Suspected Boko Haram gunmen kidnapped at least 20 young mothers near a town in northeast of Nigeria where more than 200 schoolgirls were abducted nearly two months ago.
News of the abduction came after gunmen from the militant group slaughtered hundreds of villagers in the north-east of the country.
There were conflicting reports of how many women were abducted from the nomadic settlement near Chibok in Borno state, with one local leader putting the number as high as 40, according to AFP.
The latest kidnappings, which happened on Saturday in and around the village of Garkin Fulani, five miles from Chibok, were the latest in a spate in the area.
‘Available information revealed that the gunmen came around noon and abducted 20 women and three young men left to keep watch on the village,’ said Alhaji Tar, of a local vigilante group.
‘All the males in the settlement were away in the bush with their herd (of cattle) for grazing when the abductors came to the village.’
There was no immediate indication of where the women were taken and there had been no contact from the kidnappers.
A local official of the Miyetti Allah Cattle Breeders Association of Nigeria (MACBAN) said 40 young mothers were singled out and put into vehicles before being driven to an unknown location.
MACBAN is the umbrella organisation of the nomadic Fulani cattle herders in Nigeria.
Similar kidnappings for ransom have been going on in the area for some time but locals were too afraid to speak out in fear of reprisals from the Islamist militants, the official said.
‘This is not the first time women are being kidnapped in this area and only released when we pay cattle ransom to the kidnappers. It has happened several times,’ said the official.
‘They come and go door-to-door bringing women outside and select young women and take them away in their vehicles and demand between 30 and 40 cows for their release’, he explained.
Locals always paid the ransom but do not inform the authorities, he said.
A Borno state government official, speaking on condition of anonymity, said the authorities were aware of the kidnapping of women from the village but denied knowledge of previous abductions.
‘This is the first time we are hearing abduction of Fulani women and we are working to establish the circumstances surrounding the kidnap and necessary action to take,’ he added.
On Thursday Boko Haram gunmen slaughtered hundreds of villagers in the far northeast corner of Nigeria, after arriving disguised as soldiers and promising to protect them.
Altogether, Boko Haram militants slaughtered hundreds of people in three villages.
A community leader who witnessed the killings on Monday said residents had pleaded for the military to send soldiers to protect the area after they heard that militants were about to attack.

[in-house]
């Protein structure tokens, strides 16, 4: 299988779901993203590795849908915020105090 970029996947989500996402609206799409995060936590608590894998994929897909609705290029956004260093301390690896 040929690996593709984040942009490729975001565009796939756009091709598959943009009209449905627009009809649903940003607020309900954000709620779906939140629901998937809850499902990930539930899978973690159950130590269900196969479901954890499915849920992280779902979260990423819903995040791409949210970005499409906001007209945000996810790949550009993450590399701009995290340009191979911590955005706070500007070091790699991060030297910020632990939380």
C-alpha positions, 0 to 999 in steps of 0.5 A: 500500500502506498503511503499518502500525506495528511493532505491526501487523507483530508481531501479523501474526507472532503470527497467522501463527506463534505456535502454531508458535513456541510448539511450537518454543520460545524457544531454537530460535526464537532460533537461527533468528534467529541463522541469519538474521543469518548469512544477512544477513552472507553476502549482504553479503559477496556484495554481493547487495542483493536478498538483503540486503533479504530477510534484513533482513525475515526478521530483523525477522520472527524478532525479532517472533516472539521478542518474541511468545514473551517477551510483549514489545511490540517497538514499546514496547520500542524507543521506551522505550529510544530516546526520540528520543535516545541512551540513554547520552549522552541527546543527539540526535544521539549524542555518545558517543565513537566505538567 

The militants arrived in Toyota HiLux pickup trucks – commonly used by the military – and told the civilians they were soldiers and that they had come ‘to protect you all’, the same tactic used by the group when they kidnapped the Chibok schoolgirls.
‘We all thought they were the soldiers whom we earlier reported to that the insurgents might attack us,’ said the community leader, who spoke on condition of anonymity because he feared for his life.
After the militants forced everyone into the village centers, ‘they began to shout “Allahu akbar, Allahu akbar,” then they started to fire at the people continuously for a very long time until all who had gathered were dead,’ he said. Allahu akbar means God is great.
The killings took place in the villages of Danjara, Agapalwa, and Antagara, part of Gwoza district in Borno state. The community leader said he fled to Maiduguri, the Borno state capital, adding that some who escaped the massacre crossed into the neighboring country of Cameroon while others remain trapped in the mountainous region.
‘They still see the gunmen going about attacking villages and hamlets by setting them on fire,’ he said.
He said managed to survive because ‘I was going around to inform people that the soldiers had come and they wanted to address us.’ As people were fleeing, other gunmen lurked outside the villages on motorcycles and mowed them down.
The slaughter was confirmed by Mohammed Ali Ndume, a senator representing Borno whose hometown is Gwoza, and by a top security official in Maiduguri who insisted on anonymity because he isn’t allowed to speak to the media.